The ANC has moved to firm up plans for a new daily paper at a cost of R250 million – with the purchase of the Sowetan as an alternative, according to a report in The Times.

S'thembiso Msomi writes in The Times:

EXCLUSIVE: The Times can reveal the ANC’s detailed plans to set up its own daily newspaper or buy our sister newspaper — the Sowetan.

Documents in this newspaper’s possession show that the party intends to get financing for its newspaper project — expected to cost about R250-million — and have the publication on the streets before next year’s elections.

The documents were sent to members of the communications sub-committee of the ANC’s powerful national executive committee by party spokeswoman Jessie Duarte ahead of a meeting of the sub-committee scheduled for later today.

Duarte refused to comment yesterday and threatened to take legal action against The Times for being in possession of “confidential documents” belonging to the ANC.

She had earlier said the documents were part of a presentation that former journalist Ranjeni Munusamy and ex-SABC man David Niddrie wanted to present to the NEC this weekend.

“But it won’t happen because the chairperson of our sub-committee is out of the country,” Duarte said.

The sub-committee is chaired by Arts and Culture Minister Pallo Jordan.

But Duarte’s denial that the document was to be discussed by the sub-committee flies in the face of the covering letter Duarte sent with the documents to sub-committee members.

She wrote that the meeting was to discuss the newspaper-acquisition proposal and “the current status” of the SABC board.

And she wrote that she had spoken to Jordan, who gave the go-ahead for the sub- committee to meet in his absence.

Among the attached documents is an e-mail sent by Niddrie to Munusamy.

In the e-mail, Niddrie reveals that a foreign investor “is in a position to inject” up to R75-million in the project, and that this prospective investor could “take an equity position” before or during September.

“Any delay in launching the project will mean the prospectus will not be ready by September and the potential investor will have found somewhere else to put its money, losing the project yet another opportunity to be realised,” Niddrie warned.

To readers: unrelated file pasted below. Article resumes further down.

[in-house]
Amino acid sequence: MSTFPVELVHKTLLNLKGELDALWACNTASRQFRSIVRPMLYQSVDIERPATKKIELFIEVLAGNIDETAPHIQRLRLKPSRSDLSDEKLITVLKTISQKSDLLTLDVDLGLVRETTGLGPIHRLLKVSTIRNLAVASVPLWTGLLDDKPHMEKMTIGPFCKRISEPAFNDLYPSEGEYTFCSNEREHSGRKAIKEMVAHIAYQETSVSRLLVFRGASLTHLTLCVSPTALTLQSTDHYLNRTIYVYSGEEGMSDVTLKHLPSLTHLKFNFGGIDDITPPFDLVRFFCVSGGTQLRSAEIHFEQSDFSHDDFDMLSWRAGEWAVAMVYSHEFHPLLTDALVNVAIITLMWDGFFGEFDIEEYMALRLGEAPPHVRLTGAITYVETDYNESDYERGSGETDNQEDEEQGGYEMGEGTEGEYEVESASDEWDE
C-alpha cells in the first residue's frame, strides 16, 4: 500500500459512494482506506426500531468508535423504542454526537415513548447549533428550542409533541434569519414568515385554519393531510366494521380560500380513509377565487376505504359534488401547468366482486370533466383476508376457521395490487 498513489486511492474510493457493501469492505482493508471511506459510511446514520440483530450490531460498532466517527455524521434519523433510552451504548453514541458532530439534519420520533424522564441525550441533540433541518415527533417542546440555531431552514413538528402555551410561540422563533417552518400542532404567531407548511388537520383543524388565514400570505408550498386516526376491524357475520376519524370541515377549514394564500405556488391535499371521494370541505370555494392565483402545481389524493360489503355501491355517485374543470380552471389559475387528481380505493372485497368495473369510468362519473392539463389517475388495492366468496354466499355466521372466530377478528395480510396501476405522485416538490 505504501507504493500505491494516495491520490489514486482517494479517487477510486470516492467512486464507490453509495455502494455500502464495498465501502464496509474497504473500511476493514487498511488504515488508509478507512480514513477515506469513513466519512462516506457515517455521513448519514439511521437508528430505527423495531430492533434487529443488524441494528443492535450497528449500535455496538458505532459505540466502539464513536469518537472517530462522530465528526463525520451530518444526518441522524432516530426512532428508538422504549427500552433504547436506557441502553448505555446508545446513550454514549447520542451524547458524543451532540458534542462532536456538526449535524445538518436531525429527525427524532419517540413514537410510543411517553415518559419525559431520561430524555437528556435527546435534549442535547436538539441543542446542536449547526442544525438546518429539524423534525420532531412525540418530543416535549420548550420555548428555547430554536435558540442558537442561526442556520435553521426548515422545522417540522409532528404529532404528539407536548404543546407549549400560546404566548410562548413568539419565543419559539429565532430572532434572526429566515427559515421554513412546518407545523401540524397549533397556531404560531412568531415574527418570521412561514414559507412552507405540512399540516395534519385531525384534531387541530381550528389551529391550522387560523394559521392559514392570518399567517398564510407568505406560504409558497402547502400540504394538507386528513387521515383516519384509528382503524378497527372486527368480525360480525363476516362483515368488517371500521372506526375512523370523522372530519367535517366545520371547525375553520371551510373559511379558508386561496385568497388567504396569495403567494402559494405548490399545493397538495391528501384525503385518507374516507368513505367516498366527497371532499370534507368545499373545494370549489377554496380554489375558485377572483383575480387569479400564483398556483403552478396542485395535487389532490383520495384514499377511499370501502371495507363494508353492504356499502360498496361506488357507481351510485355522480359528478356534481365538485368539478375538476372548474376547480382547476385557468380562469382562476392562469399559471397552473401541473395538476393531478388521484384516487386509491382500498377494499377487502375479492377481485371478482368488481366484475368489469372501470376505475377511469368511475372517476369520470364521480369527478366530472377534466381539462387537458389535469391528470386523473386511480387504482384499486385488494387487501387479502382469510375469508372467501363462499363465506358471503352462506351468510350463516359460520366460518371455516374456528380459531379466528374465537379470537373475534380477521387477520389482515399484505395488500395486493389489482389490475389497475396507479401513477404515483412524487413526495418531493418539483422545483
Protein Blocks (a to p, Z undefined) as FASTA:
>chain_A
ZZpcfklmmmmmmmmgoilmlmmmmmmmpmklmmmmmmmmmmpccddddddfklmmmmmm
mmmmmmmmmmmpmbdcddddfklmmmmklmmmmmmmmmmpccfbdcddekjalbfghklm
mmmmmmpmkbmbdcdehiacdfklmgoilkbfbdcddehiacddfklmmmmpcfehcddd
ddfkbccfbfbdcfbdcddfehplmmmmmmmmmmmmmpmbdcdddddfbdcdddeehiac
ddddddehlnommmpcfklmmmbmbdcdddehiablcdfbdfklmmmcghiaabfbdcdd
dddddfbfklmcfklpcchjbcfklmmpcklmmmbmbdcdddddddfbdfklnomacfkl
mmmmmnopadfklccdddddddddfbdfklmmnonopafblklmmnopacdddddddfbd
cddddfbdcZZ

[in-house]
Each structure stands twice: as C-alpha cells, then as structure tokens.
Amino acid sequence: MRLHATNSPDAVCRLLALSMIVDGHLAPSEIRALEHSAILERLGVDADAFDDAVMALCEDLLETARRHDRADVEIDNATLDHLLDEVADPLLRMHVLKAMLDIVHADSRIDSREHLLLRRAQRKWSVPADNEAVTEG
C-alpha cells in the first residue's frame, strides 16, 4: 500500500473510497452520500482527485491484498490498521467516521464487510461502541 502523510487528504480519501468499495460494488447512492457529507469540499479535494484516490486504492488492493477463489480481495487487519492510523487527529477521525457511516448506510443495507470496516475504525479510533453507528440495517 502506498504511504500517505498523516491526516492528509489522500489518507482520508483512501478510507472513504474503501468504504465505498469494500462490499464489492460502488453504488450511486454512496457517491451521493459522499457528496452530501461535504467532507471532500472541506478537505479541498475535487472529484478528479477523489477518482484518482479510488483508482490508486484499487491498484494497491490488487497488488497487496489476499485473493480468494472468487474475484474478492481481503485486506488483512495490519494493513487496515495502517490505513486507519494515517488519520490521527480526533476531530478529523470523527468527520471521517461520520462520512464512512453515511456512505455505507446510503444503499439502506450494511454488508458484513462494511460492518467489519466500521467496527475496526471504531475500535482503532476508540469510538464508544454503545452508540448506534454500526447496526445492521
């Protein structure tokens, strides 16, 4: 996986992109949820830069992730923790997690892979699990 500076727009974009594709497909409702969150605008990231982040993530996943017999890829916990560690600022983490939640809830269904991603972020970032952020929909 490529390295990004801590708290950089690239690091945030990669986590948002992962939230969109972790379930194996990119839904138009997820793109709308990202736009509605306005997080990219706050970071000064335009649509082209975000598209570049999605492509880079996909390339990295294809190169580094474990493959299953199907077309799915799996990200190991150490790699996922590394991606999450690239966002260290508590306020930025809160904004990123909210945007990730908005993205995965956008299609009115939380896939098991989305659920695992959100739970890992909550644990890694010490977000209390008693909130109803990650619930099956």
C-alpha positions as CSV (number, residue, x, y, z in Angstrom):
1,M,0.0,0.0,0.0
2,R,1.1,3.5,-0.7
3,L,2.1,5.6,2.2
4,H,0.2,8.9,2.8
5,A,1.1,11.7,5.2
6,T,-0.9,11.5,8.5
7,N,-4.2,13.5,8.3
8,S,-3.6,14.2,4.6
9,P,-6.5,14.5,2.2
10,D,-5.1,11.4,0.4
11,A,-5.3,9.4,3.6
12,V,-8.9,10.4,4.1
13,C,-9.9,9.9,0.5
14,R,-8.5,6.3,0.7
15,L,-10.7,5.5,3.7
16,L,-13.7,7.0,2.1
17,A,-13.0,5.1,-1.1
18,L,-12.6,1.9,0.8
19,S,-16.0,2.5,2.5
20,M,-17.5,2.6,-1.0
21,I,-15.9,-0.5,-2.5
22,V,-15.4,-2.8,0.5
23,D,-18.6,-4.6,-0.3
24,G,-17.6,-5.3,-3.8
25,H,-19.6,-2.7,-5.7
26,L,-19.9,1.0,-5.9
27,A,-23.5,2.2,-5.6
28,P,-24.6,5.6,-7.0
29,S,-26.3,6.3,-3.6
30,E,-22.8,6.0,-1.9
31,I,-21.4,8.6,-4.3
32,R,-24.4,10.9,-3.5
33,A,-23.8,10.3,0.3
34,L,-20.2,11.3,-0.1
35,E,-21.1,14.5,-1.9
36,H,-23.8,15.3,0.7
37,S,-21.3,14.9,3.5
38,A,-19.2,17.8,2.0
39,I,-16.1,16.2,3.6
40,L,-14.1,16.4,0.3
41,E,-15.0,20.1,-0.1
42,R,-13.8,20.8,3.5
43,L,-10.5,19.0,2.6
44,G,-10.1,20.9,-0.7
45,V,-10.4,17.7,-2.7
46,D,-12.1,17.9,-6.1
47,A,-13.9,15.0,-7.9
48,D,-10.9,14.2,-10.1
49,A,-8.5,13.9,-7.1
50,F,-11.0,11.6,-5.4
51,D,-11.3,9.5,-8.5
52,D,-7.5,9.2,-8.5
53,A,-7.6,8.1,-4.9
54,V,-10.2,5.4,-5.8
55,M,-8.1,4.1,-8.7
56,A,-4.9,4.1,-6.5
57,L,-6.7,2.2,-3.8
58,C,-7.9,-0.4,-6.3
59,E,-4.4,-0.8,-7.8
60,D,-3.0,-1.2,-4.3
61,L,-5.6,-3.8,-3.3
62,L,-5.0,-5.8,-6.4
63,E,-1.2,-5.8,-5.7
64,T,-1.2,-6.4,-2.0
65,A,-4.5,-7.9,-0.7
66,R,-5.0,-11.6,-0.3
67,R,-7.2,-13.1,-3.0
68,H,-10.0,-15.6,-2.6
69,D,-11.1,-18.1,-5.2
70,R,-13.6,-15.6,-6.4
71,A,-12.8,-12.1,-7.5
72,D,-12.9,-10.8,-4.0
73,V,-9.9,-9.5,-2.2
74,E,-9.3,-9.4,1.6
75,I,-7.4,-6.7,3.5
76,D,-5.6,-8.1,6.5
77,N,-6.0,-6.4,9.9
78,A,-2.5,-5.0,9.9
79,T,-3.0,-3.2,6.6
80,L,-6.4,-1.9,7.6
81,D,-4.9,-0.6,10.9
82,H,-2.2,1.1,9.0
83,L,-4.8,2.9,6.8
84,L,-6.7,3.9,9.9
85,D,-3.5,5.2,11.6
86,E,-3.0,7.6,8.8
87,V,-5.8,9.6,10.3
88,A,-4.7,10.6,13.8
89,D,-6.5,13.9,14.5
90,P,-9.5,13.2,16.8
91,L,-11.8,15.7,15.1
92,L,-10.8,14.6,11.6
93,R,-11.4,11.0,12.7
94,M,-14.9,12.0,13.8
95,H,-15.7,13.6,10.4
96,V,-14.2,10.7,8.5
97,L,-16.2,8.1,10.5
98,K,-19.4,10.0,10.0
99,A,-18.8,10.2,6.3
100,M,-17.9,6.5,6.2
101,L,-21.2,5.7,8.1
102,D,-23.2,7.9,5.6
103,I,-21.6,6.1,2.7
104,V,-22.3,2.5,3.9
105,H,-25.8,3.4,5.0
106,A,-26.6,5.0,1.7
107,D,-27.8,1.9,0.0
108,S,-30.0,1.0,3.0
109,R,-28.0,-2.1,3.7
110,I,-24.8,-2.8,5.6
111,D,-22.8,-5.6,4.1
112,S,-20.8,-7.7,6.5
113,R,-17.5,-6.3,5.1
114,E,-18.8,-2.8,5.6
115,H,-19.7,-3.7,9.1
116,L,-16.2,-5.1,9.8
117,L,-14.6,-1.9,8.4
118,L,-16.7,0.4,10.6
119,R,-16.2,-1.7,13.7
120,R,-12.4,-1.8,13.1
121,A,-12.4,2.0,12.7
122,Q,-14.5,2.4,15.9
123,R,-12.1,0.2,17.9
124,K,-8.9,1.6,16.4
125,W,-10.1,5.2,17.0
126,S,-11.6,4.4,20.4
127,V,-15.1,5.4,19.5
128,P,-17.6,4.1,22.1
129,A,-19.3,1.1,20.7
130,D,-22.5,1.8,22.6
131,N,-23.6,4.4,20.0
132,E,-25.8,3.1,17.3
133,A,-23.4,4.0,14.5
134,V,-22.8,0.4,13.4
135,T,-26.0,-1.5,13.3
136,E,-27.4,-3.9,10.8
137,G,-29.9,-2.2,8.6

He stressed the need for the national executive committee to approve the plan at its meeting this weekend, and for the party and union federation Cosatu to fork out R500,000 to finance the development phase of the project.

“Lead time to launch is approximately eight months [and] any delay will mean the project won’t be in place before the 2009 election and the alliance will be contesting the election with an even more hostile media than it has in the past,” he wrote.

But it is the second attachment — a presentation given to the ANC and its alliance partners, presumably by Munusamy and Niddrie — that outlines the fascinating details of the ANC’s plans.

In the presentation, it is argued that an “alternative voice” that “would cover the elections from the perspective” of resolutions taken at the ANC national conference in December was needed.

Though arguing that there is a market for a new daily newspaper that would target “the 80 percent-plus” of South Africans who do not read daily newspapers, the presentation says the alternative would be to buy the Sowetan .

It argues that this would be made possible because the Mvelaphanda group, which is owned by NEC member Tokyo Sexwale, controls 30 percent of Avusa — Sowetan’s parent company.

“Avusa may be prepared to dispose of a majority stake in all of Sowetan,” reads the presentation. It also suggest a “tactical partnership with Mvela to transform” Sowetan.

The “disadvantages” of this option, it states, are that the ANC would not have full control — and it notes the “Sowetan’s track record”.

On the positive side, the presentation continues, would be that acquiring the Sowetan would obviate “advertiser resistance” — and lower the costs and financial risks to the ANC.

This option would be considered if the Sowetan’s asking price and “transformation costs” were lower than the R250-million estimated cost of starting a daily.

Avusa’s chief executive officer, Prakash Desai, yesterday refused to comment on the ANC’s plans, saying that he doesn’t “comment on speculation”.

Click here to read the full report, posted on The Times's website.